1970 World Series

The 1970 World Series matched the American League champion Baltimore Orioles (108–54 in the regular season) against the National League champion Cincinnati Reds (102–60), with the Orioles winning in five games.

In this series Emmett Ashford became the first African American to umpire in the Fall Classic. It also featured the first World Series games to be played on artificial turf, as Games 1 and 2 took place at Cincinnati's first-year Riverfront Stadium.

This was the last World Series in which all games were played in the afternoon. Also this was the third time in a World Series where a team leading 3–0 in the series would fail to complete the sweep by losing game 4 but still win game 5 to win the series. 1910 and 1937 were the others. This was the last World Series until 2017 in which both participating teams won over 100 games during the regular season.[1]

1970 World Series
Team (Wins) Manager(s) Season
Baltimore Orioles (4) Earl Weaver 108–54, .667, GA: 15
Cincinnati Reds (1) Sparky Anderson 102–60, .630, GA: 14½
DatesOctober 10–15
MVPBrooks Robinson (Baltimore)
UmpiresKen Burkhart (NL), Red Flaherty (AL), Tony Venzon (NL), Bob Stewart (AL), Billy Williams (NL), Emmett Ashford (AL)
Hall of FamersOrioles: Earl Weaver (mgr.), Jim Palmer, Brooks Robinson, Frank Robinson.
Reds: Sparky Anderson (mgr.), Johnny Bench, Tony Pérez.
ALCSBaltimore Orioles over Minnesota Twins (3–0)
NLCSCincinnati Reds over Pittsburgh Pirates (3–0)
TV announcersCurt Gowdy, Jim McIntyre (Games 1–2) and Chuck Thompson (Games 3–5)
Radio announcersJim Simpson, Chuck Thompson (Games 1–2) and Jim McIntyre (Games 3–5)
World Series


The Baltimore Orioles won the American League East division by 15 games over the New York Yankees and the Cincinnati Reds won the National League West division by ​14 12 games over the Los Angeles Dodgers.

Coming into the World Series, the Orioles had won 14 straight including the final 11 during the regular season then defeated the Minnesota Twins, three games to none, in the American League Championship Series for the second straight year. The Reds went 32–30 in their last 62 regular season games, but swept the Pittsburgh Pirates, three games to none, in the National League Championship Series.

The World Series set up to as a classic matchup of a pair of teams laden with all-star players.

The 1970 Cincinnati Reds squad was the first edition of the "Big Red Machine." Sparky Anderson's first year as a major league manager produced 102 wins and the first of four NL pennants in a seven-year stretch. The Reds featured a heavy-hitting lineup that included future Hall of Famers in catcher Johnny Bench (45 home runs, 148 RBI and .293 batting average) and third baseman Tony Pérez (40, 129, .317), as well as all-time hits leader Pete Rose (15, 52, .316) in right field, NL stolen base leader Bobby Tolan (16, 80, .316) in center field and power-hitting first baseman Lee May (34, 94, .253). The Reds led the National League in batting average and finished third in runs scored.[2] Cincinnati pitching, however, would be a weak spot throughout the Series. Two-time 20-game winner Jim Maloney could only make three starts during the regular season and was shelved. Two 1970 All Star game representatives, Jim Merritt (20–12) and rookie Wayne Simpson (14–3), were suffering arm injuries. Merritt, who won 20 games by the end of August, pitched less than four regular season innings after September 4.[3] Merritt started Game 5 against Baltimore, but was unable to get through the second inning. Simpson started 8–1 and had 14 wins by July 26,[3] but was shelved thereafter. He did not pitch in the post season. Right-hander Gary Nolan (18–7, 3.26 ERA) would assume the ace role for the Reds, but did not pitch like an ace against a very good Baltimore lineup.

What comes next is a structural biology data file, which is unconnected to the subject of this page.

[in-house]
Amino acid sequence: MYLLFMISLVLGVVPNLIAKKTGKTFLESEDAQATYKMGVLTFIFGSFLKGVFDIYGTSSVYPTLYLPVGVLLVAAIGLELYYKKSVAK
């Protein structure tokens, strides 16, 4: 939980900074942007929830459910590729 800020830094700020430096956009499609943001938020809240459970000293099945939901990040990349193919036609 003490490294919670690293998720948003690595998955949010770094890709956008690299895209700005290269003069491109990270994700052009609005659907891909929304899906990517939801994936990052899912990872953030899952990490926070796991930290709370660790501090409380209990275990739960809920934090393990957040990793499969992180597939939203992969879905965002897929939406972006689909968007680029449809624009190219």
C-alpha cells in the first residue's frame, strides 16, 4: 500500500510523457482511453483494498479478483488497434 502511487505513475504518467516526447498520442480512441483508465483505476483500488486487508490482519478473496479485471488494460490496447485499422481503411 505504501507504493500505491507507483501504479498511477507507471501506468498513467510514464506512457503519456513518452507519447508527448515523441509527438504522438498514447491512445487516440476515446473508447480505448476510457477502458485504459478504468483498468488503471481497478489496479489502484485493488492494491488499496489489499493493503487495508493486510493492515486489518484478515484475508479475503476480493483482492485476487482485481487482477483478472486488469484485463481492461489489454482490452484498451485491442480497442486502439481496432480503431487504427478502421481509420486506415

By contrast, pitching was a strength for the Baltimore Orioles as manager Earl Weaver had three, healthy 20-game winners.[4] Mike Cuellar (24–8, 3.48 ERA), Dave McNally (24–9, 3.22) and future Hall of Famer Jim Palmer (20–10, 2.71) were all well-rested and ready for the Series. Weaver balanced good pitching with the hitting of 1970 AL MVP Boog Powell (35, 114, .297), Merv Rettenmund (18, 58, .322), as well as future Hall of Famers Frank Robinson (25, 78, .306) and Brooks Robinson (18, 94, .276). The Orioles led the AL in most runs scored (792), fewest runs allowed (574), complete games (60), lowest team ERA (3.15) and they were second in the AL in fielding percentage (.981) establishing themselves as the most dominant Orioles team in the modern era.

The 1970 World Series appearance by Baltimore was the second of what would be three-straight World Series appearances. The Reds would go on to amass four WS appearances in a seven-year stretch (1970, '72, '75 & '76, winning the last two).

This was the only World Series in which Earl Weaver managed the Orioles to a win. The Orioles went 1-3 in World Series under Weaver.


AL Baltimore Orioles (4) vs. NL Cincinnati Reds (1)

Game Date Score Location Time Attendance 
1 October 10 Baltimore Orioles – 4, Cincinnati Reds – 3 Riverfront Stadium 2:24 51,531[5] 
2 October 11 Baltimore Orioles – 6, Cincinnati Reds – 5 Riverfront Stadium 2:26 51,531[6] 
3 October 13 Cincinnati Reds – 3, Baltimore Orioles – 9 Memorial Stadium 2:09 51,773[7] 
4 October 14 Cincinnati Reds – 6, Baltimore Orioles – 5 Memorial Stadium 2:26 53,007[8] 
5 October 15 Cincinnati Reds – 3, Baltimore Orioles – 9 Memorial Stadium 2:35 45,341[9]


Game 1

Saturday, October 10, 1970 1:00 pm (ET) at Riverfront Stadium in Cincinnati, Ohio
Team 1 2 3 4 5 6 7 8 9 R H E
Baltimore 0 0 0 2 1 0 1 0 0 4 7 2
Cincinnati 1 0 2 0 0 0 0 0 0 3 5 0
WP: Jim Palmer (1–0)   LP: Gary Nolan (0–1)   Sv: Pete Richert (1)
Home runs:
BAL: Boog Powell (1), Elrod Hendricks (1), Brooks Robinson (1)